While Turkey reels from terrorist bombings and refugees fleeing ISIS, its sole 0300x0300gokhantalasChristian magazine helps dispel despair. Since 2012 Miras magazine has been dishing up hope to a tiny Christian population—6,000 of its 70 million people. Before launching the bi-monthly magazine, Gökhan Talas and his wife were churchplanters until Islamist terrorists killed three teammates.

This June 23 to 25, Gökhan hosted a three-day MAI workshop for 14 writers near Istanbul. MAI’s Ramon Rocha, trainer Tony Collins of the UK and local Turkish author Pastor Ozbek led the training.

Learn more about Gökhan’s publishing ministry in our exclusive interview.

Do you ever feel like giving up in such a challenging context?
Sometimes I want to give up everything. But if you’re living in Turkey, you only have two choices. You can either serve or be lost and alone. I don’t want to be lost.

We have reason for serving our people—the darkness is very wide in Turkey. The Lord encourages us.

Tell us more about Miras magazine.
We want to be in touch with social problems. An issue last year focused on homosexuality and Christianity since a lot of our young people started arguing following the US Supreme Court decision.

Our contributors write on practical and theological topics. Each issue includes an evangelistic page, a teaching on the Gospel for unbelievers. A travel page introduces Christian historical sites in Turkey and nearby countries. We want to show Christianity has been here for years—Miras means “inheritance” in Turkish. We also feature an important person in Turkish Christian history. We include counseling topics, biblical perspectives for women, and more.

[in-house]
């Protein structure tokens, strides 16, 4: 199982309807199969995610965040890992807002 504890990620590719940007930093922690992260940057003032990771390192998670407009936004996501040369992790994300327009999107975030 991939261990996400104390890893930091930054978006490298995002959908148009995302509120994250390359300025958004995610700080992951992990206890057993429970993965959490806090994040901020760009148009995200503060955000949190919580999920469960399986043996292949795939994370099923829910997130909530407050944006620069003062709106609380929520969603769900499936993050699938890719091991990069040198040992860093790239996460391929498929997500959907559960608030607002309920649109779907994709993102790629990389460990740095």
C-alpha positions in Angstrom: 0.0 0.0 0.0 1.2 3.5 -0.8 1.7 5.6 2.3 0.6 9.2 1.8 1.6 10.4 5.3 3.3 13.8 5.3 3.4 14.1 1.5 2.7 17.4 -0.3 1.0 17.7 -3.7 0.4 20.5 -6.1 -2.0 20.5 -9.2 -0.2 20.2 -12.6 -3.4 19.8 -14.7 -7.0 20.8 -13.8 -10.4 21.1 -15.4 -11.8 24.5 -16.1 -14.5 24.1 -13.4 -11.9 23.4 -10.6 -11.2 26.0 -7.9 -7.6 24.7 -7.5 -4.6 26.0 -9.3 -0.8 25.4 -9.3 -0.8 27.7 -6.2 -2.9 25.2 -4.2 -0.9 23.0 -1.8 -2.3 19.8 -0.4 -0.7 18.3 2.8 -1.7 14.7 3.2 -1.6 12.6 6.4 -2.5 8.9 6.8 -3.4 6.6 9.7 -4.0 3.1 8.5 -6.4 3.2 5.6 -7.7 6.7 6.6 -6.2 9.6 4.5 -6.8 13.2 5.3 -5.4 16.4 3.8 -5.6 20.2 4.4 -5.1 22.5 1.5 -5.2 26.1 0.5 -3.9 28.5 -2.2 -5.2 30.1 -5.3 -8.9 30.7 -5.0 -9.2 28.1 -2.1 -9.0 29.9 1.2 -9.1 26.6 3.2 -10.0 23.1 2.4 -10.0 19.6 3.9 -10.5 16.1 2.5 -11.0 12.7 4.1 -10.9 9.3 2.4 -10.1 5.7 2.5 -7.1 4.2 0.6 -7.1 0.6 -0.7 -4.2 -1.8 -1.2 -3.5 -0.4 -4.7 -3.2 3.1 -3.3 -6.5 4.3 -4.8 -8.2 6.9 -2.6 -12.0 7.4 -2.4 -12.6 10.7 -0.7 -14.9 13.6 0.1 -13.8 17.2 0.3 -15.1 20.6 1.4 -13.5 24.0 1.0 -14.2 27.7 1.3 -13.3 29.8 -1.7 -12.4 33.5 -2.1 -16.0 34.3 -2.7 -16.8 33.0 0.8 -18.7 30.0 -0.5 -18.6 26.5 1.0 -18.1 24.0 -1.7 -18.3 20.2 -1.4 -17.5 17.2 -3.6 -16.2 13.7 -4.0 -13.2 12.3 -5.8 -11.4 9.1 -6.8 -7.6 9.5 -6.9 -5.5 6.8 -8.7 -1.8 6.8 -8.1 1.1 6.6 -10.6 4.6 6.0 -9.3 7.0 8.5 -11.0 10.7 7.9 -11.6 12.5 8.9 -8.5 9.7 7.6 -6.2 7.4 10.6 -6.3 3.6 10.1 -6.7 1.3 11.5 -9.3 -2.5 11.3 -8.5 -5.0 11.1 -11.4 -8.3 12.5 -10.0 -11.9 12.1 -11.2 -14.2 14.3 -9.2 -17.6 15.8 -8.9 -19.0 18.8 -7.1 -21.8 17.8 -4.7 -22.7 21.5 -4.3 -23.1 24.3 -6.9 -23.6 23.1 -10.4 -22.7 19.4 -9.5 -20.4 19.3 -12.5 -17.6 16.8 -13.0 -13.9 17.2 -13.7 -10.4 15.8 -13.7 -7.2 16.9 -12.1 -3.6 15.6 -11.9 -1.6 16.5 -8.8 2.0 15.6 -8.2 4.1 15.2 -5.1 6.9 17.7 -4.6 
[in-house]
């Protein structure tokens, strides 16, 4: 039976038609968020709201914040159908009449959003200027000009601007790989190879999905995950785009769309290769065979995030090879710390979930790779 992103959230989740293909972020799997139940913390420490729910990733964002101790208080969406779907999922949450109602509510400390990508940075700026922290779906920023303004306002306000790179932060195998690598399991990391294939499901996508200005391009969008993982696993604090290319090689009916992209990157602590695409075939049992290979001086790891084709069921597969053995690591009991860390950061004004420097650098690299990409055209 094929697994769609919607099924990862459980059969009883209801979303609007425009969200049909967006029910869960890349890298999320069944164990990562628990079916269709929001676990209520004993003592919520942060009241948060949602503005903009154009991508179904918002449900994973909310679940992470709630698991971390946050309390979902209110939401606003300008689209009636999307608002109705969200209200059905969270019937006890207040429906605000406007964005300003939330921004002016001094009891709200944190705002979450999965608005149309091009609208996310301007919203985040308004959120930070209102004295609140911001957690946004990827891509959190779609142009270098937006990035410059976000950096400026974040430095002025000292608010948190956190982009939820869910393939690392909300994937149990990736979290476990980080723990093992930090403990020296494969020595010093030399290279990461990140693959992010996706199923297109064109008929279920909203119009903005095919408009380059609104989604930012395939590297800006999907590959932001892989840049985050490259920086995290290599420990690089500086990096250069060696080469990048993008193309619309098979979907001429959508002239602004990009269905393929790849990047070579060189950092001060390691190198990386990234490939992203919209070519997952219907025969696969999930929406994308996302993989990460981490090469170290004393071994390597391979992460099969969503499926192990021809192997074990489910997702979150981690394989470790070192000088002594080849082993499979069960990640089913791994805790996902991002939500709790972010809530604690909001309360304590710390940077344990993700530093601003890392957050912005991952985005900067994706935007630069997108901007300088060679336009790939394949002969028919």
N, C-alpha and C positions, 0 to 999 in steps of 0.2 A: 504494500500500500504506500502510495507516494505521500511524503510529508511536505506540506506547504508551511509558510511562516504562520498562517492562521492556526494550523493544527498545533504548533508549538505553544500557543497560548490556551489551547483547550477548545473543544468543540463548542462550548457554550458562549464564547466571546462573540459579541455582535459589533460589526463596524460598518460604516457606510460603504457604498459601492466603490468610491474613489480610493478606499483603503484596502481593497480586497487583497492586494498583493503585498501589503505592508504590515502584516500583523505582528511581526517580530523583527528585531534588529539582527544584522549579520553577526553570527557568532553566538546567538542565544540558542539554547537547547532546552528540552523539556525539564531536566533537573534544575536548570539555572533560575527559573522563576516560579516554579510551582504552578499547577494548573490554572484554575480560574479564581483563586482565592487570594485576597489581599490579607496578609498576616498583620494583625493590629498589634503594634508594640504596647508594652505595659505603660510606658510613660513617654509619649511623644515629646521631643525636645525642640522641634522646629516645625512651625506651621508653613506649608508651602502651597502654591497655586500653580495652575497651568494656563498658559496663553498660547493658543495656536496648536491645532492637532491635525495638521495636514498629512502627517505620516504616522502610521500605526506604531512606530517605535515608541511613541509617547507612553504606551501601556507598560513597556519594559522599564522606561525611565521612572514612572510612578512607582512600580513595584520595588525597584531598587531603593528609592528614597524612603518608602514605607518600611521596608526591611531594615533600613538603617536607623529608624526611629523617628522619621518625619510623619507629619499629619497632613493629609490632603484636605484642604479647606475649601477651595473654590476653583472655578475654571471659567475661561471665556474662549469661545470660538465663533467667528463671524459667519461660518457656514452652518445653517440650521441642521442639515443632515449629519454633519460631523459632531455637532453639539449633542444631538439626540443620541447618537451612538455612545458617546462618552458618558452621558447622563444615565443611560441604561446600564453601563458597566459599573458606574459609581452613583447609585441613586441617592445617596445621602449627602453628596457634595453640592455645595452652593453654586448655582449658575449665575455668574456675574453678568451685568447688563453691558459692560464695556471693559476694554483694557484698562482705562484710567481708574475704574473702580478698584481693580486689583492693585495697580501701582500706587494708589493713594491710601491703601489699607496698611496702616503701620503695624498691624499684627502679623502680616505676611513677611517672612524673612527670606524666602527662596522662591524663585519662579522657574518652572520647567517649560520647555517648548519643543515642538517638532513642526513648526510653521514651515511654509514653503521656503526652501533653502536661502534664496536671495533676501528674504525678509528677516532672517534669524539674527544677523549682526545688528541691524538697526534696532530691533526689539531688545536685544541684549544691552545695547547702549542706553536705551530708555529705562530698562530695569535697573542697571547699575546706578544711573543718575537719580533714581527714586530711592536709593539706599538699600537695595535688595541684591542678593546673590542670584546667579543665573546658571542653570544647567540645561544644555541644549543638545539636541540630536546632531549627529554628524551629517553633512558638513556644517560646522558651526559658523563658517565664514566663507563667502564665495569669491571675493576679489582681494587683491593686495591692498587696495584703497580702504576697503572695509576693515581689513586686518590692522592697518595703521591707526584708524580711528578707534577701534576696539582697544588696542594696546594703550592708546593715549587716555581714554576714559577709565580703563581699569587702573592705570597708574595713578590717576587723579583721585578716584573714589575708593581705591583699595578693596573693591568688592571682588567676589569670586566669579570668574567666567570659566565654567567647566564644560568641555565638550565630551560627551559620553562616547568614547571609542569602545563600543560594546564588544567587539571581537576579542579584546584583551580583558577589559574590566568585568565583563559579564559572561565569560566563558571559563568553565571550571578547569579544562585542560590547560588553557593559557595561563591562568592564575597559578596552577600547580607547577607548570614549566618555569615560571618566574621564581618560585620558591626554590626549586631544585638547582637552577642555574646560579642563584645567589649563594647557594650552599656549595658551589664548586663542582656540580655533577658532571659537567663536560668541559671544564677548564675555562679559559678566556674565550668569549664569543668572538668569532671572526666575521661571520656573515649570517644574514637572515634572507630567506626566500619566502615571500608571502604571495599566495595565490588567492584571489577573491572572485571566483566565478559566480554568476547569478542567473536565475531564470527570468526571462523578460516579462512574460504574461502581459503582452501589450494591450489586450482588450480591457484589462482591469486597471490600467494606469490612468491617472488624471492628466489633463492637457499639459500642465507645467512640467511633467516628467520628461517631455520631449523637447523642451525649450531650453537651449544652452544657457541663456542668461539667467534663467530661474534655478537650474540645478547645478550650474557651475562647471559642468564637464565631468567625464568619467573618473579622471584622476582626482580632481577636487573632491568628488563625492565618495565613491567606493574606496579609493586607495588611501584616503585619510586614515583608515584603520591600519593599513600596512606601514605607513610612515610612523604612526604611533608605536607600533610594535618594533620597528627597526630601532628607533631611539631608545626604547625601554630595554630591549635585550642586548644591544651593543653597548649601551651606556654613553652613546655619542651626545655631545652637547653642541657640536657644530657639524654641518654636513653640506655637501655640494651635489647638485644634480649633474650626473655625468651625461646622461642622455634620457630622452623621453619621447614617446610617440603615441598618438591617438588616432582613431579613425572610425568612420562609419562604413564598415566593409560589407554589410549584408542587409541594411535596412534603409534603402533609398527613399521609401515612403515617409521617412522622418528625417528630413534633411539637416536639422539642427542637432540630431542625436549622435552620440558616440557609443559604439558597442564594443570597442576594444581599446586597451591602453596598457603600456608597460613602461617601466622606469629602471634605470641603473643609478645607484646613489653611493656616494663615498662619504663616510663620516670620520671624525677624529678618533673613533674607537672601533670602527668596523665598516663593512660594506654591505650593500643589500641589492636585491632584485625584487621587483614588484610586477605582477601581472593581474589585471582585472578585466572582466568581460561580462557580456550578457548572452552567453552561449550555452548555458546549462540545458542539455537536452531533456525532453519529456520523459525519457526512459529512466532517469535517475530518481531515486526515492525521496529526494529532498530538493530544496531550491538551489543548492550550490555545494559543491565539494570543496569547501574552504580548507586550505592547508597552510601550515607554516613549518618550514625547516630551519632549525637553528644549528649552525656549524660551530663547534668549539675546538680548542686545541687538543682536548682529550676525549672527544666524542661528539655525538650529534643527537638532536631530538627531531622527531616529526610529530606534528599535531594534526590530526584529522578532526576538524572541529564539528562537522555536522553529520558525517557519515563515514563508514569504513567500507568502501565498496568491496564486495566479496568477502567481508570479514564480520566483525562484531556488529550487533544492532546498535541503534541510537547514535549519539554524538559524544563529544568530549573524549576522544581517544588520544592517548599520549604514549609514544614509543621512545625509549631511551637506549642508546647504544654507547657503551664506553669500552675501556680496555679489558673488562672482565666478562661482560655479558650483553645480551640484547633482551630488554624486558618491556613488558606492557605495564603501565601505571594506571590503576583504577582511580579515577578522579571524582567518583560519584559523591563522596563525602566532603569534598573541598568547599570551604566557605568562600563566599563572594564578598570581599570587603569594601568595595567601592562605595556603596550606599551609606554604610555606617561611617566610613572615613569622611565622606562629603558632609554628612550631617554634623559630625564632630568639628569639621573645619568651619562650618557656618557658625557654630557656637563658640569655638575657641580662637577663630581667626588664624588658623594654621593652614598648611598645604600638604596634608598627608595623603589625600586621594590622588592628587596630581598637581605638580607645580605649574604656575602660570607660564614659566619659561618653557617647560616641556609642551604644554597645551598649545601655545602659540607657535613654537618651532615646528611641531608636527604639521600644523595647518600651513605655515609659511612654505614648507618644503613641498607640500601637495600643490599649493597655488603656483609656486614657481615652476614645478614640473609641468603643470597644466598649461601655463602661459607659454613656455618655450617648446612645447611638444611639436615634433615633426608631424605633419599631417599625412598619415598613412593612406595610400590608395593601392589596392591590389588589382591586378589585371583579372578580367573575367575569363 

miras18_kapak-magazine-coverWho are your contributors?
We try to encourage mainly Turkish writers. Most of our writers are pastors or theologians in academia. If we find an exceptional article elsewhere, we will translate it. But we seek all local writers because our problems and needs are different from churches outside Turkey. We want to give our readers good vision for Turkey’s problems and Christianity in our country.

Tell us about your readers.
Since Christians are so few in Turkey, everybody needs each other. I’m the only Christian I know of from my hometown. In some cities there are no Protestant churches, so brothers and sisters attend the local Catholic church. We don’t focus the magazine on differences, but on common issues for Christians.

What is it like publishing for a limited readership?
People say, “You can’t sell anything Christian in Turkey.” The first generation of Christians gave all reading materials away for free. So now people don’t want to pay for books or magazines in churches. We sell our magazine for 5 Turkish Lira ($2 USD). To promote it we do public seminars on a topic related to the current issue of our magazine. It’s okay legally but there are risks we could get attacked.